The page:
Zebra's Child

Living With Common Variable Immune Deficiency and It's Autoimmune Friends

Tag: Remembrance

In Memoriam

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                                                                        Image: Zebras Child 2019

Yesterday was Palm Sunday, the beginning of Holy Week for churches that follow a liturgical calendar. It is the most holy week of the Christian year and leads up to Easter Sunday. I have posted about Holy Week before, but each year the internal experience is a little different because our experiences of the past year have necessarily been different.

This is the first Holy Week since my husband’s death so this Holy Week is fundamentally different to start with. But adding to the already high emotion of the week, we lost two members of our retirement community over the weekend. In a retirement community that provides care for the rest of your life, it is natural for deaths to occur. But there are 250 people in our community and the grief of a death is not felt equally by all. The deaths this week, however, both hit hard. One person lived with his wife just two apartments down in our short hallway, and the other death was of a dear friend of both my husband and I. Both were 15 years older than my husband, so they had had a full life. But that doesn’t really soften the emotional blow of their passing. I feel the loss, and I grieve. But I also feel an additional lack, for normally I would be remembering these lives with my husband beside me and we would be able to tell the stories of our friends and grieve together.

Let Us Not Forget

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Les cierge votives dans L’église de la Madeleine, Paris, France     ©Zebra’s Child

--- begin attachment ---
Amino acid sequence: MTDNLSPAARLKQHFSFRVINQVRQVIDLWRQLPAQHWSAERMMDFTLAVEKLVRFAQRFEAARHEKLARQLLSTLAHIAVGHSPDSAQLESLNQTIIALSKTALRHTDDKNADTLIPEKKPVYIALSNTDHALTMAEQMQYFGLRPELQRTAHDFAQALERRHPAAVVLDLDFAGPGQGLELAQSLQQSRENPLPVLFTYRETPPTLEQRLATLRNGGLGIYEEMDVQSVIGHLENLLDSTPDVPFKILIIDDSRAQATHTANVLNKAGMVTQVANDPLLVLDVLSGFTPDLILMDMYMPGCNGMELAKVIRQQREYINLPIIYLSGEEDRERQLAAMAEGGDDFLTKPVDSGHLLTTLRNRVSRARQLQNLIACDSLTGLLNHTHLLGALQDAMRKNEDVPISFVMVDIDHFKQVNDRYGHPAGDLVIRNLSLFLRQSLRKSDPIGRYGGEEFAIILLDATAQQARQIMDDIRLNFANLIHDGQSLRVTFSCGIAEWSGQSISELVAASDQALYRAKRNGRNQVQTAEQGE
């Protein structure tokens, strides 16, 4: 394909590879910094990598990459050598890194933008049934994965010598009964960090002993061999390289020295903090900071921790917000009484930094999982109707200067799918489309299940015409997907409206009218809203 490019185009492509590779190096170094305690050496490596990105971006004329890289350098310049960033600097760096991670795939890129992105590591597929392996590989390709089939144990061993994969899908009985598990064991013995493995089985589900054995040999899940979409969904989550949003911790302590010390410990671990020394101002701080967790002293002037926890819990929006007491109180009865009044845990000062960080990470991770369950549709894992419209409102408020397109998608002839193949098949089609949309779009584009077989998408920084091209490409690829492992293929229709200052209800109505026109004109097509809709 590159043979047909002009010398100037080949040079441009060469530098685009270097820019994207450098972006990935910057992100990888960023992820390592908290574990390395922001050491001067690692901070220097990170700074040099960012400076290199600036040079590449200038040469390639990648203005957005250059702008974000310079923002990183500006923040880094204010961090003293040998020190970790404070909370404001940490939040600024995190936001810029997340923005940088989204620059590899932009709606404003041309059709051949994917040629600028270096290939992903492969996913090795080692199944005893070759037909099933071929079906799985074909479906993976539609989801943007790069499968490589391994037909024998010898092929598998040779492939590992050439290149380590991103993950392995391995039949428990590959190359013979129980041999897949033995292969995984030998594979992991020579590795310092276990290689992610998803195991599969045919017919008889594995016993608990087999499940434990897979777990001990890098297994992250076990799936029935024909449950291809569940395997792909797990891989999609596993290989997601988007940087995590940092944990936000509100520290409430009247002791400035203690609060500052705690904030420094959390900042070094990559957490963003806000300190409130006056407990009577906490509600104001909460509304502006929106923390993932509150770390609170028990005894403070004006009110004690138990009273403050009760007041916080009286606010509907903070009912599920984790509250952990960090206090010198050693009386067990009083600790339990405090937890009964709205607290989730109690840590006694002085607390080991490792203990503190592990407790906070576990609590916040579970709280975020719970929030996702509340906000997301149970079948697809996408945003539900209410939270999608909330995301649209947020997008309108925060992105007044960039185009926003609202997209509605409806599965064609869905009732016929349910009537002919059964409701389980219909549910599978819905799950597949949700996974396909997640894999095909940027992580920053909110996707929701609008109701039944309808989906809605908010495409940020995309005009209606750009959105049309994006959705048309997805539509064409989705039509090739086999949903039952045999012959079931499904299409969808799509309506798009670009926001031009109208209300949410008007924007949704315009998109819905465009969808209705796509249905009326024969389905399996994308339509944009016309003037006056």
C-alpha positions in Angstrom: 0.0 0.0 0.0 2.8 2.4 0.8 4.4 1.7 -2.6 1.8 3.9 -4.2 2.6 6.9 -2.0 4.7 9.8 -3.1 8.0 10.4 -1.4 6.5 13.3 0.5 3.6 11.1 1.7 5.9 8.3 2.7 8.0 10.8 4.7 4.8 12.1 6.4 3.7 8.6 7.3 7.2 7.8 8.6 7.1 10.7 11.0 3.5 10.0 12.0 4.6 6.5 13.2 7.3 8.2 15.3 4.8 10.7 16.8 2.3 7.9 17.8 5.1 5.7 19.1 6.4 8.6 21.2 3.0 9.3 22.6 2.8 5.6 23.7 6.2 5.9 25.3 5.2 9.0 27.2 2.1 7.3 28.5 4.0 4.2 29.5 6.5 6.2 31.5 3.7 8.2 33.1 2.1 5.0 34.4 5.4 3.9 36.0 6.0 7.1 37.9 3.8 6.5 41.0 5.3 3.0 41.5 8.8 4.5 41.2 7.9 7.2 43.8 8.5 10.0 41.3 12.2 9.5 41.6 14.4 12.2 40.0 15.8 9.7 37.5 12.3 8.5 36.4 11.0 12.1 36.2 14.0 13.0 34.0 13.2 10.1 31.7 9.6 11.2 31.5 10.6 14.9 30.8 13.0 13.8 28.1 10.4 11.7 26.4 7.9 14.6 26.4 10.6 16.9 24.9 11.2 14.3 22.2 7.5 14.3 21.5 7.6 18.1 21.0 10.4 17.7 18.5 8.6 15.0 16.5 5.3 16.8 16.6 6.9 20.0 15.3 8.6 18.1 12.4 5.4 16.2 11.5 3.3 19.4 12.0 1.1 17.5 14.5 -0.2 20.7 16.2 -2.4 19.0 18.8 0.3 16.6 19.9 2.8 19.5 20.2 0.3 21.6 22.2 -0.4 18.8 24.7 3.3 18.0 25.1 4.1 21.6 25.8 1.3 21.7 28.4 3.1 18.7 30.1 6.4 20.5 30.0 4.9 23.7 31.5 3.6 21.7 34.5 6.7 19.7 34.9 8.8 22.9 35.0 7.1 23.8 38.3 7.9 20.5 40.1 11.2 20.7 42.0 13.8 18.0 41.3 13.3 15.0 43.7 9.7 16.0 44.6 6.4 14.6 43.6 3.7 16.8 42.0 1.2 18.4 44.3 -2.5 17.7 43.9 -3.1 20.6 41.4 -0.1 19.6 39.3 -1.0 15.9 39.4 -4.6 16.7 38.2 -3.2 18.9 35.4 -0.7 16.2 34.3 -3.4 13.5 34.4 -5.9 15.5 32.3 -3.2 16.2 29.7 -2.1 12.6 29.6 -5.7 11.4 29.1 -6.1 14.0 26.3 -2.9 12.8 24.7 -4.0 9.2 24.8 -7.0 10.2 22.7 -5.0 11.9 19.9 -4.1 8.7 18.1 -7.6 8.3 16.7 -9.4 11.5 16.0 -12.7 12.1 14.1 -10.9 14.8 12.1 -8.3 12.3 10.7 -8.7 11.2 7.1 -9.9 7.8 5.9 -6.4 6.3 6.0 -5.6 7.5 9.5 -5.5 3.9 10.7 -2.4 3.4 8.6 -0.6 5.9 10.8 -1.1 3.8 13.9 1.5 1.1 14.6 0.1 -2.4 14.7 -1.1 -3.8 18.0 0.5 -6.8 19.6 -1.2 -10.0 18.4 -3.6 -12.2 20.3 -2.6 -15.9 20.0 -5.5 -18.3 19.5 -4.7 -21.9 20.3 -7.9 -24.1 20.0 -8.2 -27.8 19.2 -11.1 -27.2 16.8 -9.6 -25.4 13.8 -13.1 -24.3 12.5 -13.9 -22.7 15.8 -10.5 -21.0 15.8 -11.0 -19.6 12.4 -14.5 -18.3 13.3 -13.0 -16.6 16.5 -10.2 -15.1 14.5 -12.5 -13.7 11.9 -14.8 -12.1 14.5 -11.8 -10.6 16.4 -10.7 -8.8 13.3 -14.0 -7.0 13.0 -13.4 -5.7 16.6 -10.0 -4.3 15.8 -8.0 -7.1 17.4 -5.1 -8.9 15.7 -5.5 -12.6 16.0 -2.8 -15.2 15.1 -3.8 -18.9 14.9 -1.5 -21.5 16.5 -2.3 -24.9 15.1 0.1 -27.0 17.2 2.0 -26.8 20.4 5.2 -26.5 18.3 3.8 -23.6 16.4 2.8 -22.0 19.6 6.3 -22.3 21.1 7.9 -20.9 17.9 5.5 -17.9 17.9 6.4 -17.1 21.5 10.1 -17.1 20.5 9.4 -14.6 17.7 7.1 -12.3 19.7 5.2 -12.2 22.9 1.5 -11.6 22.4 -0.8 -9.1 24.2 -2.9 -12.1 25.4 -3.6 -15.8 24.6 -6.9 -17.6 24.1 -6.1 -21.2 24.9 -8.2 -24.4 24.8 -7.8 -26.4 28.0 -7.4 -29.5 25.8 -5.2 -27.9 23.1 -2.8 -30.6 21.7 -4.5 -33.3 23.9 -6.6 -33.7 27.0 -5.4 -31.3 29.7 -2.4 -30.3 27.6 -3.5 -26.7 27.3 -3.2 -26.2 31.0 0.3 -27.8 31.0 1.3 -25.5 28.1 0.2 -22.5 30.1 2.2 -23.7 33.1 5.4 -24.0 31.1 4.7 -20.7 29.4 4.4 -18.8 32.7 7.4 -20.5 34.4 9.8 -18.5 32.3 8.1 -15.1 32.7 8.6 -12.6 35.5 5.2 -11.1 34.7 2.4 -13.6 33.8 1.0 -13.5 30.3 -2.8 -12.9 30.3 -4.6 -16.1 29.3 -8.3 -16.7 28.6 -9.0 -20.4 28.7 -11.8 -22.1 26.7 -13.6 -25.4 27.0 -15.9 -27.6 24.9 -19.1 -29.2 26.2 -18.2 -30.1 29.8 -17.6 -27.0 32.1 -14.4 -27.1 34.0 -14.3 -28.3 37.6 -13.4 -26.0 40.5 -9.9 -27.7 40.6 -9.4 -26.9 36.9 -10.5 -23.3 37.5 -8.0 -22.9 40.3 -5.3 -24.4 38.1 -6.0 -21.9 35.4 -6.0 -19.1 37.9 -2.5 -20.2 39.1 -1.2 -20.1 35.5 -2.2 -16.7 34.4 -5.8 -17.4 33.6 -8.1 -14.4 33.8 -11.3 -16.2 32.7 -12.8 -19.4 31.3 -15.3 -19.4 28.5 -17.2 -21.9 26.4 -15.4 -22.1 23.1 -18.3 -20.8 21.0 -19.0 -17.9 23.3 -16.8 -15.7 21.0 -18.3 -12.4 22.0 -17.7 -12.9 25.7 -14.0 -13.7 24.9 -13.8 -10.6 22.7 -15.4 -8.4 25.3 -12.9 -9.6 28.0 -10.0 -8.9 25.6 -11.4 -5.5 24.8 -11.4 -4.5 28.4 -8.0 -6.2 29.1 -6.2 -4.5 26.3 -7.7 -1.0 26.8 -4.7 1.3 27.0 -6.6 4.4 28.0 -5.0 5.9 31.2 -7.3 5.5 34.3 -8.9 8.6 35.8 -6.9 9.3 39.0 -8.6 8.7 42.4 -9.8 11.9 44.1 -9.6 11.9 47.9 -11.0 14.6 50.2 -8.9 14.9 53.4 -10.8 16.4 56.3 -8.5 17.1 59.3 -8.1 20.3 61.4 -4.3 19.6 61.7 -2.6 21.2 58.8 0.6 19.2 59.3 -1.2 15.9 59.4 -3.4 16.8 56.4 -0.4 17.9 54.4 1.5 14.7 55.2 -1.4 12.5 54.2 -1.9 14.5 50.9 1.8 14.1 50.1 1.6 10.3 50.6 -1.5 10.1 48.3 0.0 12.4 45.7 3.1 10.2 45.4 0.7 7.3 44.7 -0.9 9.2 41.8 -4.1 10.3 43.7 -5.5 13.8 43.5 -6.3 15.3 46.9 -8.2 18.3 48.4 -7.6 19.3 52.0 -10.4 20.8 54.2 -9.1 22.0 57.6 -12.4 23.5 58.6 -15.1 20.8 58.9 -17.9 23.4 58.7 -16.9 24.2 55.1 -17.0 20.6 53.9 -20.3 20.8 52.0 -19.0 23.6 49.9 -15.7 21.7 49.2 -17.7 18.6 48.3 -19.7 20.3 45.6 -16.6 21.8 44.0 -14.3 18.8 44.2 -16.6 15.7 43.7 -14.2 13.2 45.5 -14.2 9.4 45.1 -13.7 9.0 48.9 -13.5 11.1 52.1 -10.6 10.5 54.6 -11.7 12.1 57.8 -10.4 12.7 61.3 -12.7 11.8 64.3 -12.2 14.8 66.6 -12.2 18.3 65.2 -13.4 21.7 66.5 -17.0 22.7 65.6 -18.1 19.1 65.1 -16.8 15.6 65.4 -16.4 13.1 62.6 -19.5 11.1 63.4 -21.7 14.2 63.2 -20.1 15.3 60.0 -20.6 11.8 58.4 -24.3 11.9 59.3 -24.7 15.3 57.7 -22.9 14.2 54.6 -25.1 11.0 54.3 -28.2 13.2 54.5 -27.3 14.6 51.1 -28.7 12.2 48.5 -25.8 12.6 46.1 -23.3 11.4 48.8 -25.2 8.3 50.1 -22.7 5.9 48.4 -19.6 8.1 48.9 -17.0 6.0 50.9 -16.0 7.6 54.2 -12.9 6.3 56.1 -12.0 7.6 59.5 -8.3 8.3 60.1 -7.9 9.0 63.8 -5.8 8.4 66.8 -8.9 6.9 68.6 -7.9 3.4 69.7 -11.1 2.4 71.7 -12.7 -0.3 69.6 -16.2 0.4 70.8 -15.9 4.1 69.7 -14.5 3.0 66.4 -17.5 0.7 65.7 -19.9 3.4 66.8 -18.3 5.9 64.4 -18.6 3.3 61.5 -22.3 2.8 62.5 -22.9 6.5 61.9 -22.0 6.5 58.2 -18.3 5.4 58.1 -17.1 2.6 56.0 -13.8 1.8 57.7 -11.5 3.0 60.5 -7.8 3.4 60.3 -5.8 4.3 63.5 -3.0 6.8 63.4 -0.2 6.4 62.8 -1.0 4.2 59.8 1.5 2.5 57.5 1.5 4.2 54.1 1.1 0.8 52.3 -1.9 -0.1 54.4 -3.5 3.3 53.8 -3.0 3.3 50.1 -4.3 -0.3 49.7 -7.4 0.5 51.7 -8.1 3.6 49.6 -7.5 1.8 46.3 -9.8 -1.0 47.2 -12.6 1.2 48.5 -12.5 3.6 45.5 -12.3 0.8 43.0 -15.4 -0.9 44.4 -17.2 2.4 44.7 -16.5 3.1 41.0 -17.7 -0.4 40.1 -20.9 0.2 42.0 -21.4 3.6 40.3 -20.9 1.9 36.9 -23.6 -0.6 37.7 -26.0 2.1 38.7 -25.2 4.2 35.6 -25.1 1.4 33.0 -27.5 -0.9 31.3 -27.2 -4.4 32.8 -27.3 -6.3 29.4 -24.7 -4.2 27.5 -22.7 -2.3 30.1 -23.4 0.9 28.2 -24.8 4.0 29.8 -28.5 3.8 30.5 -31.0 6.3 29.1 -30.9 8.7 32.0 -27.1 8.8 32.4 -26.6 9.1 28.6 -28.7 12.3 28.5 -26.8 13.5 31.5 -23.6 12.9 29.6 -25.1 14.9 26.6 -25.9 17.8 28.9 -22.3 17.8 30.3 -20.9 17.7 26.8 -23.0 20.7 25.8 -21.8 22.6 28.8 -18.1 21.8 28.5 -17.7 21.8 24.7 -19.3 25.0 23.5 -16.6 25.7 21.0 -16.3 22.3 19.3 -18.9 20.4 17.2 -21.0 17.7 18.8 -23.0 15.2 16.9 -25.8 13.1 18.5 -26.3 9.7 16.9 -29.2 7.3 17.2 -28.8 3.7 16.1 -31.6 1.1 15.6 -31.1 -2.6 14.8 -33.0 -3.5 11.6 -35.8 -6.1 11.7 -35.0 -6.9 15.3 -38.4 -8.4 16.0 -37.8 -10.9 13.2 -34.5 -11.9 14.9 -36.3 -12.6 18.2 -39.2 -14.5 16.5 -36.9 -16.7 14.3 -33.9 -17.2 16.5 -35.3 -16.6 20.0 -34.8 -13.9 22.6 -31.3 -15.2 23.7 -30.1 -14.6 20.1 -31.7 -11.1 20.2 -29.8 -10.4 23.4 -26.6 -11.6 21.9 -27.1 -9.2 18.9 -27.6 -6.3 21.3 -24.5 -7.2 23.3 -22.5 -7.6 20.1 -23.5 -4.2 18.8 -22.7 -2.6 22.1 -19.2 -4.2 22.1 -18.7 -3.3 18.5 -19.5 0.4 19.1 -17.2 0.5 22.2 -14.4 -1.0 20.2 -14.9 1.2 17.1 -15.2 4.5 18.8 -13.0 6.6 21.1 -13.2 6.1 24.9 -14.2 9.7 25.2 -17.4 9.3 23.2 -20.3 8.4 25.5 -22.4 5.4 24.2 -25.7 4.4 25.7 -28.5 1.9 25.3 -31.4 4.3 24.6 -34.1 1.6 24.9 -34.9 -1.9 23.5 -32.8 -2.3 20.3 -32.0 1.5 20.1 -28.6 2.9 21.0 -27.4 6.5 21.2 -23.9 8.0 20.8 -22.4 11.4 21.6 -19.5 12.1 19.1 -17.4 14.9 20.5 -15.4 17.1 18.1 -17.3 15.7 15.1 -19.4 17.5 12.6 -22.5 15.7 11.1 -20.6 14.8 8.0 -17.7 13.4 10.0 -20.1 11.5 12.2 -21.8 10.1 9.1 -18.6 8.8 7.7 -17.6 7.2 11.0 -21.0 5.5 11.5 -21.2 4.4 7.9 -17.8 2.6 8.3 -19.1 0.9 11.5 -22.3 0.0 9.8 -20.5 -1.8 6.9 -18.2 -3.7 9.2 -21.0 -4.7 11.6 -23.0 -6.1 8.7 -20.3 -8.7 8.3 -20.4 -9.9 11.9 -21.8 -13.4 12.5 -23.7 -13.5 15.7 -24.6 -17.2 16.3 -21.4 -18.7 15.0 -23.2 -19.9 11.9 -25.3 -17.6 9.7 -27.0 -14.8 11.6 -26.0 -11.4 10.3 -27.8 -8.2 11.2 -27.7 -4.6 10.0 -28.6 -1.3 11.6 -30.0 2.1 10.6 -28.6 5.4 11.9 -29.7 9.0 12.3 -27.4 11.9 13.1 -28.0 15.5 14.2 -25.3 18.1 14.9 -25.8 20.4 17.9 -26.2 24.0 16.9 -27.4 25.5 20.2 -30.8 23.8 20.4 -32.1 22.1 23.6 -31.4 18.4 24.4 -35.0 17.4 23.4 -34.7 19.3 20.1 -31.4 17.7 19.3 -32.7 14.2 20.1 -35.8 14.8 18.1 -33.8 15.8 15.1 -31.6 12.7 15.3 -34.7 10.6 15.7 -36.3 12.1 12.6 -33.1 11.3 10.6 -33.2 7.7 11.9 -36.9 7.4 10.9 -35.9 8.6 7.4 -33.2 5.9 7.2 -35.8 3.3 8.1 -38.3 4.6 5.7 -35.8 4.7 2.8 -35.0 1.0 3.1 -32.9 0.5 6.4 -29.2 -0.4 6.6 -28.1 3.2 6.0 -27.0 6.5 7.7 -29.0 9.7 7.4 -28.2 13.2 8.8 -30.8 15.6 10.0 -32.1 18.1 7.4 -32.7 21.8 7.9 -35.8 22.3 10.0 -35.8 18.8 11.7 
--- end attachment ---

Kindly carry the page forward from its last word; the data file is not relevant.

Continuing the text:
I have more posts in my head about the Charleston mass shooting, but I am finding them difficult and painful to write. Many of my thoughts are tangled and sorting through those tangles is taking time.

But at the moment I want to call attention to the fact that we need to honor two sets of victims of the mass shooting at Emanuel African Methodist Episcopal Church in Charleston, South Carolina: those who were murdered and those who survived.

We are good at remembering the dead. That is in part because of the horror we feel when we think about how nine innocent people were gunned down in a place of worship simply because they were black. We are also good at remembering the dead because we think the dead no longer require anything of us. Few things could be farther from the truth, but that is the subject of another post.

We are not so good at remembering the living. We have seen pictures  of those who died, and have both read and heard their names many time. That makes it easier to think of them as individuals. Remembering the survivors of the mass shooting at Emanuel AME Church is more difficult. To begin with, most of us don’t even know, or can’t remember, how many survivors there were. I certainly didn’t. I had to look it up. According to the Wikipedia article, 4 other people were in the same room. Three were uninjured. The fourth was injured but survived. Unlike those who died, we have not seen these names listed multiple times, nor have we seen their pictures. This is as it should be. Their privacy should be both respected and honored. But it does make it harder for us to remember them as people. Harder to remember that they were each witnesses to something that no person should ever have to see or experience: the sight of friends and loved ones being gunned down at close range, and the horror of wondering if they were going to be the next to be killed. That is an experience they will have to live with for the rest of their lives. An experience that typically produces feelings of intense relief that their lives were spared, and also feelings of guilt that they are still alive and others are not.

We need to remember those four survivors, as well as Rev. Pinckney’s wife and daughter who were present in another room of the church during the shooting. It is harder to remember the survivors, but we must. We must continue to hold them in our thoughts and prayers because they have had unspeakable violence perpetrated against them as well. We need to continue to remember the living as well as the dead, and work harder than we have ever worked to reduce the racial hatred and violence that exists in our country. We need to learn to recognize ourselves in each other, no matter the color of our skin, so that terrorist acts against those who are different do not continue to repeat themselves. We need to do all of this not only to honor the dead, but to honor and remember the living.